Model overall performance

We tested the performance of the model on an independent dataset comprising 23,673 photos. The model is based on the novel neural network architecture–Vision Transformer–and was optimized using various data augmentations (i.e., random crop, horizontal/vertical flip, random rotation, etc.). In addition, the test-time augmentation procedure is used in the production environment. We also incorporated geographic metadata information, which increased the system’s performance by a significant margin, reducing the relative error rate by 33.3%.

The model accurately classifies testing images at the species and genus levels (Table 4). The model macro-averaged F1 score, calculated as the mean of all species F1 scores, is 92.2% and the top-1 accuracy is 96.0%. For genus recognition, the model achieves a macro-averaged F1 score of 94.9% and a 99.0% top-1 accuracy. The macro F1 country performance, calculated as the mean of country F1 scores, is 94.2%.

Relationship between number of training images per species and F1 score

There is a logarithmic relationship between the number of training images per species and the F1 score (Fig 3). Species that stand out as being relatively inaccurately identified for their quantity of training data are mostly those which have been recently delineated primarily using molecular methods and geographic location rather than morphological characteristics, and previously belonged to more widespread species complexes, such as Agkistrodon piscivorus/A. conanti, Boa constrictor/B. imperator, and Salvadora hexalepis/S. deserticola. Durso et al. (2021) [34] found the same and noted that training images for these species complexes are much more likely to be mislabeled due to confusion over how best to differentiate the putative species, especially from photos that lack geographic locality information. From the probabilistic point of view, the species with fewer training images will normally be mistaken for those with more.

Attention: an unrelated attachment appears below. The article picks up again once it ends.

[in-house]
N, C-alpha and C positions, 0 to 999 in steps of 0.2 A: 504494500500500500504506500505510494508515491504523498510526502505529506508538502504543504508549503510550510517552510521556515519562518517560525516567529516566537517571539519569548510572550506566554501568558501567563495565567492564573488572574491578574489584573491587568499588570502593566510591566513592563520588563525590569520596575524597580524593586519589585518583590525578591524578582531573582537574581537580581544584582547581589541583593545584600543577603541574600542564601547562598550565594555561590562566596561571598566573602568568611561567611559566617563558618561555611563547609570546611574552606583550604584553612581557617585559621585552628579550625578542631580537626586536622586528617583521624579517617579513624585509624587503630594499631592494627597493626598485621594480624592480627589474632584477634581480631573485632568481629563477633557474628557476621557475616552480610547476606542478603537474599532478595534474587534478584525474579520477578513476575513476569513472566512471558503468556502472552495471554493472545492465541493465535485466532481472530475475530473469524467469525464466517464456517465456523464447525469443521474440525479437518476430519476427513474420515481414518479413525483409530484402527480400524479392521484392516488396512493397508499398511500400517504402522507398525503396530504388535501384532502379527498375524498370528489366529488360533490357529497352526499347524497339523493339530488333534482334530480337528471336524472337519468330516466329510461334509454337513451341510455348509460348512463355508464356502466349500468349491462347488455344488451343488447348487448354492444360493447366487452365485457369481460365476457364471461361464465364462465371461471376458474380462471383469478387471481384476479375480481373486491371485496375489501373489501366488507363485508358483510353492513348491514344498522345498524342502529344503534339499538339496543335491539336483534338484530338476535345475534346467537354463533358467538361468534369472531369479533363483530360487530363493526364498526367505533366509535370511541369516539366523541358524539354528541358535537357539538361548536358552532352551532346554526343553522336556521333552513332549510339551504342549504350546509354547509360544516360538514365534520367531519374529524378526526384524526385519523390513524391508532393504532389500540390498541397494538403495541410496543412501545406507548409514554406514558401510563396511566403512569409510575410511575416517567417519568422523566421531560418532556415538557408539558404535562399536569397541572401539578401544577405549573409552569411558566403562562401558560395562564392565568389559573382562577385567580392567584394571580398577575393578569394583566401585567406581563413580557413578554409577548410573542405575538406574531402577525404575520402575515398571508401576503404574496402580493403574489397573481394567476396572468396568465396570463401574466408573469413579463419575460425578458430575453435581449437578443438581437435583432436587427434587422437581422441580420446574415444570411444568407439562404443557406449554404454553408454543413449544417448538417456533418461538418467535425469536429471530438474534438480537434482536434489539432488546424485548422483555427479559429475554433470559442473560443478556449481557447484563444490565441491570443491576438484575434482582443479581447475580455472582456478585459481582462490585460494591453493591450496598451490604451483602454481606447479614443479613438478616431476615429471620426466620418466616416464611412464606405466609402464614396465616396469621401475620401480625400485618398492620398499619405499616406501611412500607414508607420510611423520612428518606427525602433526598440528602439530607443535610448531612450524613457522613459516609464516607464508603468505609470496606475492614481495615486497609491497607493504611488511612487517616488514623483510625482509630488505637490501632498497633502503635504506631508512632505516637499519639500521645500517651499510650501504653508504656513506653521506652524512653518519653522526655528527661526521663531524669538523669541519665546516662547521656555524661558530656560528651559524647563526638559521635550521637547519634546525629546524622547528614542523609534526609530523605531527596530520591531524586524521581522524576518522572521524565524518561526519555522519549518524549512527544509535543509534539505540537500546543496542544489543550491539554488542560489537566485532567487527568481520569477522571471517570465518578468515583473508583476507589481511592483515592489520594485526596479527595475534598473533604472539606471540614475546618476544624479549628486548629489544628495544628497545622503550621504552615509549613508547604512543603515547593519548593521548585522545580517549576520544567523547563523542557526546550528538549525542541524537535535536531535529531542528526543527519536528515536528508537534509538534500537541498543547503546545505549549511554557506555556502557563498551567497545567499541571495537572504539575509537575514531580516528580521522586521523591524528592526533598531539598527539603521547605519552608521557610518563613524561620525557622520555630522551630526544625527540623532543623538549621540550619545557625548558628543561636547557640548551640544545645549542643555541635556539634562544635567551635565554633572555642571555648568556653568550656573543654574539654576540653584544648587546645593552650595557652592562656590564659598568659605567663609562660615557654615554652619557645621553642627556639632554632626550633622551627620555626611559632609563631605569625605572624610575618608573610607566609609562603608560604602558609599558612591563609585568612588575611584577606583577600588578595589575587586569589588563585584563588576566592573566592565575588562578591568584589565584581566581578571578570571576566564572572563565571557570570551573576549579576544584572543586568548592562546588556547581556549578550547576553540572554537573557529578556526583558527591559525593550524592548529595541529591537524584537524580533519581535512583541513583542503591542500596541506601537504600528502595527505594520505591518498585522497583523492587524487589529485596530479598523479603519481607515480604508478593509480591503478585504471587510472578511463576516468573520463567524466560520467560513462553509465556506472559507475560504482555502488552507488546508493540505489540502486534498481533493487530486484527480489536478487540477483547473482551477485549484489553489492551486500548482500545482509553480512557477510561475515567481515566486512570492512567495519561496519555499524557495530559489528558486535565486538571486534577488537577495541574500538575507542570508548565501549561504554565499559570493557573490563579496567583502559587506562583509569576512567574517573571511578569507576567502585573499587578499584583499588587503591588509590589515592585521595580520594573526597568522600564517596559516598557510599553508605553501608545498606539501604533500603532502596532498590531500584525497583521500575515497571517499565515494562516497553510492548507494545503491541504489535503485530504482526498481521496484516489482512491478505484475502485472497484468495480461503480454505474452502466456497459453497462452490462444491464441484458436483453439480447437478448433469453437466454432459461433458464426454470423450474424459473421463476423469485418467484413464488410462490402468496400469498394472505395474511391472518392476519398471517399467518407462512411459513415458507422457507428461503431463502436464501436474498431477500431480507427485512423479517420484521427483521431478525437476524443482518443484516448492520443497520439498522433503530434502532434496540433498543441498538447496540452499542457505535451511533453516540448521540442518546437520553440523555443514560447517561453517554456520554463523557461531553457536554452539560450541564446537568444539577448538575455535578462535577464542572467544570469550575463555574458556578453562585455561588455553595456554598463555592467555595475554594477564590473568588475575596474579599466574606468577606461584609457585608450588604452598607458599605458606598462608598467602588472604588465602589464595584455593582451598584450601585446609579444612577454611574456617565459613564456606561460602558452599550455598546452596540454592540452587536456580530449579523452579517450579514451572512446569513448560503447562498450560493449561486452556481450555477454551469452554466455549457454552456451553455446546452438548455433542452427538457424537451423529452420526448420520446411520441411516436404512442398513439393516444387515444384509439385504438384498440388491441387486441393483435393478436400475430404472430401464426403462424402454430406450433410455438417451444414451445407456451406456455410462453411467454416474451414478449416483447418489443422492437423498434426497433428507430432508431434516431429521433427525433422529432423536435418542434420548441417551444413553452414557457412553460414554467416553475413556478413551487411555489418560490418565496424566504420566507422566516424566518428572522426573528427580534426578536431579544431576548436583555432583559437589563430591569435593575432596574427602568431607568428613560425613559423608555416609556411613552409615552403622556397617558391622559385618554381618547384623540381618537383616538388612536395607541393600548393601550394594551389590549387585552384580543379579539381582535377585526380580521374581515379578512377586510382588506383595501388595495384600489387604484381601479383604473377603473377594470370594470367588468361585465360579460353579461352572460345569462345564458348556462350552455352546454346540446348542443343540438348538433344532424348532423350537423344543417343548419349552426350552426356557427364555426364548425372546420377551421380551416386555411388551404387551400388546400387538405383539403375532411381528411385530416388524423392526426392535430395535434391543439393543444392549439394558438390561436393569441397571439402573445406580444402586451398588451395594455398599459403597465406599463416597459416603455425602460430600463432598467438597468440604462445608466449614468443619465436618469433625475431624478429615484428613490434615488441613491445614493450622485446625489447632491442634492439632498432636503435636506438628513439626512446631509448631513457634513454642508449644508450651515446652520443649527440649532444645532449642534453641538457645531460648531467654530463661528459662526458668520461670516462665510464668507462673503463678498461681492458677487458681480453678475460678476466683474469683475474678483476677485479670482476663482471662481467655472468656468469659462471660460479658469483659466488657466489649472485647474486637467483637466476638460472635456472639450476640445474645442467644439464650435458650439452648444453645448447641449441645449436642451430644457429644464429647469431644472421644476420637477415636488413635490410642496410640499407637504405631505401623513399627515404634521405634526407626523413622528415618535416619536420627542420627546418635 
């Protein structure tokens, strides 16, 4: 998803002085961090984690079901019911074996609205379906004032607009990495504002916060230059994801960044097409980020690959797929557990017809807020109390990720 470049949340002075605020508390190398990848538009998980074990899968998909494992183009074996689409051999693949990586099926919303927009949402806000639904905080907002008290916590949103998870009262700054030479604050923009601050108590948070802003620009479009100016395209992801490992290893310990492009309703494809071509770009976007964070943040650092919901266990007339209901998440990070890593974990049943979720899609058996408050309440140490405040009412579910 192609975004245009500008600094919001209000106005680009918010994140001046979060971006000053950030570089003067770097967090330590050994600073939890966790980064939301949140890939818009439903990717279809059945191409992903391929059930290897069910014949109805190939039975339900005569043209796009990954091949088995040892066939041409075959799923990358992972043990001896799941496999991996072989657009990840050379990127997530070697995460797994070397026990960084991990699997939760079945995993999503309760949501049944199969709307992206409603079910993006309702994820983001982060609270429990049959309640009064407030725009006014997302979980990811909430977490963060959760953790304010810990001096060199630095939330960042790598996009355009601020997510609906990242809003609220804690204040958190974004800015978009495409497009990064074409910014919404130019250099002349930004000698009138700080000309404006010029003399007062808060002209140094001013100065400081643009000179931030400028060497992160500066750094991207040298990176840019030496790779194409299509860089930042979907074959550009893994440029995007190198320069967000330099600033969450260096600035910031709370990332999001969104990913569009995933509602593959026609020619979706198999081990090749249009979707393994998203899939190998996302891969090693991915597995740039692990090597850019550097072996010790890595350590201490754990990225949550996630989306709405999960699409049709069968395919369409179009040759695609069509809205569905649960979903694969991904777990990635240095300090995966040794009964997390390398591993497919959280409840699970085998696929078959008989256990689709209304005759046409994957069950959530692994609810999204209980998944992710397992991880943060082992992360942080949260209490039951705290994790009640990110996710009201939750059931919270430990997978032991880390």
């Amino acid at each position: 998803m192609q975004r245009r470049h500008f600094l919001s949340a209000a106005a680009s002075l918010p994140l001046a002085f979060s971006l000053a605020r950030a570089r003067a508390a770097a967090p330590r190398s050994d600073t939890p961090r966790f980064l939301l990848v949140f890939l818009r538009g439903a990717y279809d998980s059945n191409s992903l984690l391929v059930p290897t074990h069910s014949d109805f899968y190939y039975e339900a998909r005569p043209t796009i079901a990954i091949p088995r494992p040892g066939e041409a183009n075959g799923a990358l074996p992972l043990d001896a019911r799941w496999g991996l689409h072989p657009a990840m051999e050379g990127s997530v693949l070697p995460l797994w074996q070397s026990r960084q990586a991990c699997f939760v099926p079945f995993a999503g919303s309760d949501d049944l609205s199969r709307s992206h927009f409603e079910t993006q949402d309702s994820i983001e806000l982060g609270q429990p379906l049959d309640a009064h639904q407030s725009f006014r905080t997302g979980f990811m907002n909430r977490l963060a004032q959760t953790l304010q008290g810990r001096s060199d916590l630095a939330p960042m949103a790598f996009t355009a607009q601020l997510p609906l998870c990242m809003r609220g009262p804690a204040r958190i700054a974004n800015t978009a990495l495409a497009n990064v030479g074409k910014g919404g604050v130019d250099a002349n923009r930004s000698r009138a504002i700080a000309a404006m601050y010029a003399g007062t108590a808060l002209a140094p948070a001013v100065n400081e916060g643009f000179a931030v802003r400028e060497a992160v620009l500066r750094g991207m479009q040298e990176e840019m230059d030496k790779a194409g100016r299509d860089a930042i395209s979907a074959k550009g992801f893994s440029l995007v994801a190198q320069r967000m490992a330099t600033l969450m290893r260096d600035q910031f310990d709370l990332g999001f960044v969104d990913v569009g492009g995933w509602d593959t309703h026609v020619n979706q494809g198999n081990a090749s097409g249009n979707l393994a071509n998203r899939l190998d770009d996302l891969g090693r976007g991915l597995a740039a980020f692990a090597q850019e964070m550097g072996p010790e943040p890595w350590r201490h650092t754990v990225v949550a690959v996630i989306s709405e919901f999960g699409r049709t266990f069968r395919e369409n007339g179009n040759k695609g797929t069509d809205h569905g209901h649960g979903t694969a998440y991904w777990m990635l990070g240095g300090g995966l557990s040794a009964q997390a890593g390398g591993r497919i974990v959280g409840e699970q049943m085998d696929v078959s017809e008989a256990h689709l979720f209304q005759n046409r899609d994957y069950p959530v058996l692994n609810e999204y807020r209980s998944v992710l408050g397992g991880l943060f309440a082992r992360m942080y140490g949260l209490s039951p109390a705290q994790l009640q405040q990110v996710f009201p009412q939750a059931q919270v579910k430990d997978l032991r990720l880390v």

Species having good accuracy despite relatively low quantity of training data include diverse species from different clades and continents. For instance, Bandy-bandy (Vermicella annulata), an Australian burrowing elapid with bold black-and-white bands, had an F1 = 1 and only 522 training images. Although there are other banded snakes in Australia [35], V. annulata is among the most distinctive Australian snake species and is also notable for its body-bridging defensive behaviour [36], which might provide unique features (e.g. particular postures) that the algorithm could detect. However, there are five other species in the genus Vermicella, all of which are similar in appearance but none of which met the minimum threshold of ten training images, and we suspect that including these would produce at least occasional confusion among them, lowering the F1 for V. annulata. The same applies to many other diverse genera represented in our training data by only one species that met the 10-image threshold.